The March book is one I have begun as it is due first week of March. It is a Russian mystery and I am really enjoying it so far. I am reading at least 30 pages a day to ensure I get it completed as there are other things I want to read alongside it. The book is called City of Ghosts and the author is Ben Creed published by Welbeck Publishing Group, London.
The publisher’s site states:
“Welbeck Publishing Group has signed a three-book deal with debut historical writer Ben Creed. (Ben Creed is the pseudonym for Chris Rickaby and Barney Thompson.)
Jon Elek, fiction publisher, acquired UK & Commonwealth rights to City of Ghosts and two sequels from Giles Milburn at the Madeleine Milburn Literary Agency. Welbeck will publish in October 2020.
City of Ghosts is set in the Soviet Union in the final years of Stalin’s regime and follows senior lieutenant Revol Rossel as he investigates the discovery of five mutilated corpses neatly laid out on a railway track outside Leningrad. Rossel sets about piecing together fragments and clues from the murders, following a trail that leads to the heart of the Soviet establishment.
Creed commented: “I have always been fascinated by Russian and Soviet history, and I’m magnetically drawn to the human stories that show how people navigated the perils, terrors and absurdities of life under Stalin.”
The cover of the book states that investigator Revol Russel who was once a virtuoso violinist with a glittering future (until Stalin destroyed his fingers). The mystery takes him into the dark heart of Leningrad’s musical establishment and ultimately to the highest levels of the Kremlin.
It will be interesting to see how a book of this genre is discussed as I don’t believe we have had crime books in our groups in the past. It is quite graphic and I wonder how people will go with that. References to WWII in Russia, certainly in context. The writing is very good and I was hesitant when I first looked at this book but I sat down and read the first 50 pages and am now right into it. I’m getting my head around all of the Russian names. I’ll let you know how we go with the discussion.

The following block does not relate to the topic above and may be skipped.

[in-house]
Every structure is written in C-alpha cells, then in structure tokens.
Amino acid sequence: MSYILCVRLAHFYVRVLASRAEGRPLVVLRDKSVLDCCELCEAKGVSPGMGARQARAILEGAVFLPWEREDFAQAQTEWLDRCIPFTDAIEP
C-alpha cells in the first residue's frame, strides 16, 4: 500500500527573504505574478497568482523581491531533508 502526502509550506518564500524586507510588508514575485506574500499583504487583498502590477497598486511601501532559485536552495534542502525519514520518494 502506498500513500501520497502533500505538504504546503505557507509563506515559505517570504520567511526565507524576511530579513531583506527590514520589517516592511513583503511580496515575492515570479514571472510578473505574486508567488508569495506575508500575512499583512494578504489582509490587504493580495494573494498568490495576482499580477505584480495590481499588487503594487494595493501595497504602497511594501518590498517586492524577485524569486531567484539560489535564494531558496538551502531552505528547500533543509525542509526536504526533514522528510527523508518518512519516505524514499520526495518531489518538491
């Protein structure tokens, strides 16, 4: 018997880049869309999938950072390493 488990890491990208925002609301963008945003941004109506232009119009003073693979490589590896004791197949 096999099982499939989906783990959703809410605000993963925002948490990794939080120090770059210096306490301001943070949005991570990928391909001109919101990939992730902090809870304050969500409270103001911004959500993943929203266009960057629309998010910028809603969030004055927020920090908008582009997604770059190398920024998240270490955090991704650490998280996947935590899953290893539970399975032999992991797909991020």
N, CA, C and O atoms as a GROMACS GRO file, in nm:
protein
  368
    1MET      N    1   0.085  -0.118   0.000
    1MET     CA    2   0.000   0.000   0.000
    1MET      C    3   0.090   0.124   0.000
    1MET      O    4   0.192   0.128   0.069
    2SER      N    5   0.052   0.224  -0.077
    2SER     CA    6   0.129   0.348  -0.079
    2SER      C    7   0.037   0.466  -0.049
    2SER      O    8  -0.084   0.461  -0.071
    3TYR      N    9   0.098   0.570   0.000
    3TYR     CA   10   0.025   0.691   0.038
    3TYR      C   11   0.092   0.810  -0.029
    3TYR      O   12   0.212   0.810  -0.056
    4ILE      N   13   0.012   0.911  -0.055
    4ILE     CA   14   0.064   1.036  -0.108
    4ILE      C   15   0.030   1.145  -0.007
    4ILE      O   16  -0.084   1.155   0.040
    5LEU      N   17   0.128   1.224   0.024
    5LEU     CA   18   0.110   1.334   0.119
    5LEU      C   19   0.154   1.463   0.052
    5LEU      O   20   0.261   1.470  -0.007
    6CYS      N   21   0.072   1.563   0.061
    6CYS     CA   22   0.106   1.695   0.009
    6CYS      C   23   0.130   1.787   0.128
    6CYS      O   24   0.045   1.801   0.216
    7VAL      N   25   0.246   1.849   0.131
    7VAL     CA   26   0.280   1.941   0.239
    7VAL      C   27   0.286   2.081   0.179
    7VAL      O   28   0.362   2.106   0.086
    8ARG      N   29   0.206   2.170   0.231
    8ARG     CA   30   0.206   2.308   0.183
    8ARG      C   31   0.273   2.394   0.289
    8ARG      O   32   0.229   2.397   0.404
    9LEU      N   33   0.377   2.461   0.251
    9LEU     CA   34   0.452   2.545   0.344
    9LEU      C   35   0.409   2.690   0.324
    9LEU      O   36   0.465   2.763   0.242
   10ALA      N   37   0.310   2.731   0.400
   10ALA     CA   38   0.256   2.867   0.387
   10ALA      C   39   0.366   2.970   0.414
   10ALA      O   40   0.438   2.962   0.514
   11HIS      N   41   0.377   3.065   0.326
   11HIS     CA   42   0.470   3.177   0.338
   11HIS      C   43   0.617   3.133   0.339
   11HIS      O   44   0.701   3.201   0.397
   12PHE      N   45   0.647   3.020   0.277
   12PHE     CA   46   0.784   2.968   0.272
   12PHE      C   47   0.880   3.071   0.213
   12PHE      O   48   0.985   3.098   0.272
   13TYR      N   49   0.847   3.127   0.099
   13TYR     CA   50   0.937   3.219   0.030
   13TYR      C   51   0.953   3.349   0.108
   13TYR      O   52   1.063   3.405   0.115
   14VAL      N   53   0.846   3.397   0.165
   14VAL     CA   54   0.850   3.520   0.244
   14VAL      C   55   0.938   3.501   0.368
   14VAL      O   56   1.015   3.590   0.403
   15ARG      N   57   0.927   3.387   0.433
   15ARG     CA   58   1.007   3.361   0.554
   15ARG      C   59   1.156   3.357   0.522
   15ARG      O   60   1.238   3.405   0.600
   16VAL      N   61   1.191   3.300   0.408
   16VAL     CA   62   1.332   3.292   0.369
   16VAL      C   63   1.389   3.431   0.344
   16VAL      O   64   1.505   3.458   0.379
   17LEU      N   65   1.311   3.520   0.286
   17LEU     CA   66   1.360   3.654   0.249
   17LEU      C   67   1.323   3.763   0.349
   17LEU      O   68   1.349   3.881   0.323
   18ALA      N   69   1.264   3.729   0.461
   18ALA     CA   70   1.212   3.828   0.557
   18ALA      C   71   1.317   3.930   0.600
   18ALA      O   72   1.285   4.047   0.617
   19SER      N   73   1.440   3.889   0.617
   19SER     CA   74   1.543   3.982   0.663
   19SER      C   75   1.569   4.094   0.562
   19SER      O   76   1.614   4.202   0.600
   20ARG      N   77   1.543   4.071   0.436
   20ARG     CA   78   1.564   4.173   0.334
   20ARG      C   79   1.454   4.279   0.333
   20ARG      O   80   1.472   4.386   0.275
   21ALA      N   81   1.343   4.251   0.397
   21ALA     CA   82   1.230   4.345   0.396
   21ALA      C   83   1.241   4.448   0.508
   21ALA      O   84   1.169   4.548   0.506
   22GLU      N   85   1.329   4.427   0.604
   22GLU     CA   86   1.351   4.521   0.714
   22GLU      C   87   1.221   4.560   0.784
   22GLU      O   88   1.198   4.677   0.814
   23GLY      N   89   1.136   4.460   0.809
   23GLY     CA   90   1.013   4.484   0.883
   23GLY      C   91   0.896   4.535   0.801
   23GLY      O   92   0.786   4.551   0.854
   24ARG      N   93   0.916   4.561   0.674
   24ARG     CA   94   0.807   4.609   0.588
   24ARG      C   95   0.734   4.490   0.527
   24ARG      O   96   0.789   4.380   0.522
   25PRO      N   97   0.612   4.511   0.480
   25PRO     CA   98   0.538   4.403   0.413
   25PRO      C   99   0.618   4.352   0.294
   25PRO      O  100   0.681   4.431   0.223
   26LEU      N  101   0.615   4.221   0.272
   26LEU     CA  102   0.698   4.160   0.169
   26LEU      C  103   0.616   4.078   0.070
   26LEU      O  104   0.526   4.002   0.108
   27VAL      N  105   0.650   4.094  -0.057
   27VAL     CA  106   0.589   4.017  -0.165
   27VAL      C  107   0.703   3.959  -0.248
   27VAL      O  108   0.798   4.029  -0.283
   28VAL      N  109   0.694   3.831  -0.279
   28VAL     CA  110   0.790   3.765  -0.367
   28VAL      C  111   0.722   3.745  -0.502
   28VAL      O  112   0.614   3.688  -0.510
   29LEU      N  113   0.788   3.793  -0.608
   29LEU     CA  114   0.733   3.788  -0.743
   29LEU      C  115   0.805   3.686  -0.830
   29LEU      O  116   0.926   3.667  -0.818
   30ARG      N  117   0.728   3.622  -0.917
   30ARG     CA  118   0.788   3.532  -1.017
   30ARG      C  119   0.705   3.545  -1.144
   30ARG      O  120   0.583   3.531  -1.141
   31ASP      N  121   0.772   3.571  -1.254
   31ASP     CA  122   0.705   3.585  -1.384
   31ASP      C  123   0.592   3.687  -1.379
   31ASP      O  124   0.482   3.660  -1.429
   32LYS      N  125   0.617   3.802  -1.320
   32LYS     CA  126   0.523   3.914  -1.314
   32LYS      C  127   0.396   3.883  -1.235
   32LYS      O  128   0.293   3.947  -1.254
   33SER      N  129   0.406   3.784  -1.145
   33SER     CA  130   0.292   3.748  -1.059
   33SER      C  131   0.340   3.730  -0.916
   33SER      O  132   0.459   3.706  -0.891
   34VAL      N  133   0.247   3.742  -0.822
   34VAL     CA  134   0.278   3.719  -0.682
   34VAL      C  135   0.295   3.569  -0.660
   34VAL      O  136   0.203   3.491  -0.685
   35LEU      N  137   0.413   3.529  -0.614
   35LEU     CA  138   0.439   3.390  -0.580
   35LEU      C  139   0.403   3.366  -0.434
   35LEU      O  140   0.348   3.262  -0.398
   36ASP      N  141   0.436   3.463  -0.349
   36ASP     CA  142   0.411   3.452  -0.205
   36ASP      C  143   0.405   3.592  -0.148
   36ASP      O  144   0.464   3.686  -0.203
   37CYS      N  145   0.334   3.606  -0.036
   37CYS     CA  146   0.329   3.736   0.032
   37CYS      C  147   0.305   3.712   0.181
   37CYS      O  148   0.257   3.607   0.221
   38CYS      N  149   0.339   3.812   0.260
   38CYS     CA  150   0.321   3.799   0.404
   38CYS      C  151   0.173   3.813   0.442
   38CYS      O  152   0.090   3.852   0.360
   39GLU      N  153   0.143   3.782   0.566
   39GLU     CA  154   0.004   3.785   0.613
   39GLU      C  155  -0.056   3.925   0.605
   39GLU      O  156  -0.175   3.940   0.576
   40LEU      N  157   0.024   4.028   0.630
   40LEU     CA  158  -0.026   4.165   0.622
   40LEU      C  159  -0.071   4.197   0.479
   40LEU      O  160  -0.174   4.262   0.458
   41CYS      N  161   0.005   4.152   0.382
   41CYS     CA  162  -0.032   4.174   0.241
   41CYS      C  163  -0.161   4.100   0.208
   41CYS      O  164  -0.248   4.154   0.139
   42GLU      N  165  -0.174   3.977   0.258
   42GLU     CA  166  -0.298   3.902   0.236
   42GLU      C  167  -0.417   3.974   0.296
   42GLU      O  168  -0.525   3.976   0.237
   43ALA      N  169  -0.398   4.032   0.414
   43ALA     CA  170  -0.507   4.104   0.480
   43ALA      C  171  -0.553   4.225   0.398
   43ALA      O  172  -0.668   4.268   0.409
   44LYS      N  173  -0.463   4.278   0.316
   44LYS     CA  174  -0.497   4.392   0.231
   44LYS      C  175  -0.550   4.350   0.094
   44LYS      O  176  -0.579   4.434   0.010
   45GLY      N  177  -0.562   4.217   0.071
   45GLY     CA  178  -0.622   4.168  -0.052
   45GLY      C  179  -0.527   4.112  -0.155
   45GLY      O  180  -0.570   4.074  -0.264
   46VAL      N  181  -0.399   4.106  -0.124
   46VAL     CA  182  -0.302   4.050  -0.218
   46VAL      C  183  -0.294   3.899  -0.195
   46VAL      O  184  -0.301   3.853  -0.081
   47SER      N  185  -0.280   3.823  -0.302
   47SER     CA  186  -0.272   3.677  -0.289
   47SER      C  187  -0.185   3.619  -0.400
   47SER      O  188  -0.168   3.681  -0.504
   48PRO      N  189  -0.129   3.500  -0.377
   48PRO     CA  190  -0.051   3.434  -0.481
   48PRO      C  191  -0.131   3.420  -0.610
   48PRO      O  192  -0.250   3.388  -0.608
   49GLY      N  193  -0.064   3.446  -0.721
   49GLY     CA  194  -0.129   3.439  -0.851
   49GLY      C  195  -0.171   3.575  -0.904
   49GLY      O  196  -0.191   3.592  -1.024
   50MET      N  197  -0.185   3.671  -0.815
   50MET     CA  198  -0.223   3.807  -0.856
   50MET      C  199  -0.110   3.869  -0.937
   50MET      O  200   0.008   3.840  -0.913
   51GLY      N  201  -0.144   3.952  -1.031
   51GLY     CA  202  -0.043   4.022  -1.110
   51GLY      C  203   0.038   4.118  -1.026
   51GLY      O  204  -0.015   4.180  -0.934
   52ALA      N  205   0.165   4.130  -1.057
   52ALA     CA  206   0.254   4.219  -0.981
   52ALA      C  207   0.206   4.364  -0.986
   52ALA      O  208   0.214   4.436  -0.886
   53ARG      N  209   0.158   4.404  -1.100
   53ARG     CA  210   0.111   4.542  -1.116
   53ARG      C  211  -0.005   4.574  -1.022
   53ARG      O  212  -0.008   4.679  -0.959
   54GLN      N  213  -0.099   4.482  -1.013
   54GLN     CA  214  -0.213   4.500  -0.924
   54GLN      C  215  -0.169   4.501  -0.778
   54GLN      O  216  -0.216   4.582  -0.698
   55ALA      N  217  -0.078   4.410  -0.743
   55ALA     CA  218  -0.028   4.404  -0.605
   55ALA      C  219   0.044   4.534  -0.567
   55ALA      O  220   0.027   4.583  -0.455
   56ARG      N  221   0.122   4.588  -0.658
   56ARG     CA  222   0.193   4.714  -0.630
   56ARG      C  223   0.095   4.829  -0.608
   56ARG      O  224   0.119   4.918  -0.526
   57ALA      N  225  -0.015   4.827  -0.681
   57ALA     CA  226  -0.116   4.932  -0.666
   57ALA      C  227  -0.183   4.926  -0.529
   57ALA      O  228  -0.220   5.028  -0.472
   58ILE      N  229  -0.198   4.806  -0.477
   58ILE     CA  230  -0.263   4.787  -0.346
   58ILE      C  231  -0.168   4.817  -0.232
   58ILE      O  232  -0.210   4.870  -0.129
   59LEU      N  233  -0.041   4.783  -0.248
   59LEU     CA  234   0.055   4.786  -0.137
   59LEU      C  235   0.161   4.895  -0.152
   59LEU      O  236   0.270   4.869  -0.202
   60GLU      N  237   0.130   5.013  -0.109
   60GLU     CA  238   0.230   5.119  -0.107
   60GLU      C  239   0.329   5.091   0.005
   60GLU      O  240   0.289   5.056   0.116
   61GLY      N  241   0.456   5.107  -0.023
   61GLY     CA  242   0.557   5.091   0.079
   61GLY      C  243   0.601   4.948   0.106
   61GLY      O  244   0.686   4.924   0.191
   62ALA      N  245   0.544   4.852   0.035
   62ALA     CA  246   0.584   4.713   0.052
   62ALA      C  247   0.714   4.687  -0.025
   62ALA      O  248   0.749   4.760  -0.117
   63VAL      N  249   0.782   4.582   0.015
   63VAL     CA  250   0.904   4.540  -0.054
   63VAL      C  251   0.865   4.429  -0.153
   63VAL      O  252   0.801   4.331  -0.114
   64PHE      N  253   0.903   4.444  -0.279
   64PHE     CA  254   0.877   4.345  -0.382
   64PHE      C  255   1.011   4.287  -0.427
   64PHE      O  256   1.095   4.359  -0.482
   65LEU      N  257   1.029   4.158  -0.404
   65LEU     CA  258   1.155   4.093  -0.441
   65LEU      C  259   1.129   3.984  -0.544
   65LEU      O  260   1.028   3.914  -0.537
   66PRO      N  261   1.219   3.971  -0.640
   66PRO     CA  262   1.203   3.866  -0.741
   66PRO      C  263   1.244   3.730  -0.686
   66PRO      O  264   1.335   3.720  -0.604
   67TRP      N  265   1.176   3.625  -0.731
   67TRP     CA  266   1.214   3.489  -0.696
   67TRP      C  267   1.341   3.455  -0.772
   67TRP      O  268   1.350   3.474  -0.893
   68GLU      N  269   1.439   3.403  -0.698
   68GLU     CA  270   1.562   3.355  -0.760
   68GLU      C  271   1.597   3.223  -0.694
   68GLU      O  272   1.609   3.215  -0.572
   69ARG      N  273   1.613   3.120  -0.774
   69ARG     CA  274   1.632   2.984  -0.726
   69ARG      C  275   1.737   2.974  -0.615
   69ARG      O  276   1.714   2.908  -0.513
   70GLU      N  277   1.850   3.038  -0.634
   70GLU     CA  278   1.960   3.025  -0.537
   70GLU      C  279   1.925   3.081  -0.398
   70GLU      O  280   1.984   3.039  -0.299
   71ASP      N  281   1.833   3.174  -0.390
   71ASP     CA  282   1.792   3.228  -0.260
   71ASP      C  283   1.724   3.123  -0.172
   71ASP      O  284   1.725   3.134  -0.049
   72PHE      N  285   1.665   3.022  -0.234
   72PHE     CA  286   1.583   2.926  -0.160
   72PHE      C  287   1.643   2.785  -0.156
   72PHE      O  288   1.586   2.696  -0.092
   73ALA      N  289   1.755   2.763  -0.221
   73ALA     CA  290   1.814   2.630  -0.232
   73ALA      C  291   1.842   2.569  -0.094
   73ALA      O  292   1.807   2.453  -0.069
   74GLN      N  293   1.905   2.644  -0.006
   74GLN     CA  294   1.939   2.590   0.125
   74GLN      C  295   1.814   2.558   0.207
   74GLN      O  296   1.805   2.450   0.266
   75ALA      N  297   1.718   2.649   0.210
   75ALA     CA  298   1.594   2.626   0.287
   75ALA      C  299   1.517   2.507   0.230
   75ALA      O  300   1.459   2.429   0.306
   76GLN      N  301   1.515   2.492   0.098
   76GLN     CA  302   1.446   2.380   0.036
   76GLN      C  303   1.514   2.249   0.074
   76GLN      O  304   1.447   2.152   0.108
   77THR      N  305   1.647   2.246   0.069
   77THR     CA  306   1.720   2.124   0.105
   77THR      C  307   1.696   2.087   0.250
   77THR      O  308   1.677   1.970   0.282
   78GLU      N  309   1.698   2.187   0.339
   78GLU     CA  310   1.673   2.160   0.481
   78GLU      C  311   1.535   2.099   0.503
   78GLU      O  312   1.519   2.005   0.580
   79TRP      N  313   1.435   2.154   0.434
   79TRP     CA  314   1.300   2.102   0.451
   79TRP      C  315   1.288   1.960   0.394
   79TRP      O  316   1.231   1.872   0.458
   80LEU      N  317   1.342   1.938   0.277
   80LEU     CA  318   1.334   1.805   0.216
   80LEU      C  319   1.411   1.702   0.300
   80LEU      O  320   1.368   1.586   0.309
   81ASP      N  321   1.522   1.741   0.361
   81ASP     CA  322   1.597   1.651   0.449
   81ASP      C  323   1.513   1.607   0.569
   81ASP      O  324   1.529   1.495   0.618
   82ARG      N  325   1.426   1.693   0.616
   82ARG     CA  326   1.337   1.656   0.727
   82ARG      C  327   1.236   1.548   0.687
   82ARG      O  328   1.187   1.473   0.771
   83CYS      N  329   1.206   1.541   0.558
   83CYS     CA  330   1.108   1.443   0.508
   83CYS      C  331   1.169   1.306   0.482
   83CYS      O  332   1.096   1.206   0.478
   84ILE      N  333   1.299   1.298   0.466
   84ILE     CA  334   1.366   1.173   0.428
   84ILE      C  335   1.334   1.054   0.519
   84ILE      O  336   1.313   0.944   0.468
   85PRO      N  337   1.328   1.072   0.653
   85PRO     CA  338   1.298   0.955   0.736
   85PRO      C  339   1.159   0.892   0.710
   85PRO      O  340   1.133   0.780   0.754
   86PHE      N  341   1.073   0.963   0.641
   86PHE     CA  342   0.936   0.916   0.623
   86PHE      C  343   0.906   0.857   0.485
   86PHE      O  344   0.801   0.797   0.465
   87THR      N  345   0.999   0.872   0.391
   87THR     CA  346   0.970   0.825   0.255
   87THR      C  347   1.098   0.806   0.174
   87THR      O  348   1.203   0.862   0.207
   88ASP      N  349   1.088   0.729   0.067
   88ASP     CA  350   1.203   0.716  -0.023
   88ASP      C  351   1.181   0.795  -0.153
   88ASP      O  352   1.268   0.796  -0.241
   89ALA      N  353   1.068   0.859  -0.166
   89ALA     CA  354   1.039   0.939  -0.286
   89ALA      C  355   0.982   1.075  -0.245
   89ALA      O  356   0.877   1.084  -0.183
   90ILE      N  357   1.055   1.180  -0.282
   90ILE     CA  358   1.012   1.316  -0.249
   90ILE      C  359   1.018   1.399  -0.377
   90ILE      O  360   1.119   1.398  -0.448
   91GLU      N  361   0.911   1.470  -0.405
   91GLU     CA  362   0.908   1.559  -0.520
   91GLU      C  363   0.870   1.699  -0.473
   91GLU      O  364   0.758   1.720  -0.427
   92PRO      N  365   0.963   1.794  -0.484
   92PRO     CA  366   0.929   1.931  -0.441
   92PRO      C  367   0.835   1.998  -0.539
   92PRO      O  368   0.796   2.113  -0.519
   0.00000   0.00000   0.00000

I’m still listening to the Odyssey and enjoying it but I did put it on hold a couple of days to listen to a couple of Backlisted podcasts and do life things.
My Weekly Journal
Caught up last week with a good friend at Fullers cafe for a bite of lunch, a short shop and then coffee at the beachside. A lovely day. Ollie was at the vets for a day being checked over. He is being looked at for Addison’s disease though his blood work is in the gray area. His ultrasound showed small adrenal glands and we will monitor how much cortisol they are producing. So no firm diagnosis but might or might not be later. He has picked up quite a bit living with our little Peanut. What a ittle firecracker she is.
I am starting back at the gym next week after my surgery and will hopefully get my condition back I lost during the past two months. Taking it easy at twice a week for the time being and will get some longer walks in also.
I guess this post has turned into a Monday Miscellaneous but I feel caught up now. Stay tuned to see if anything exciting happens this week. 😊🐧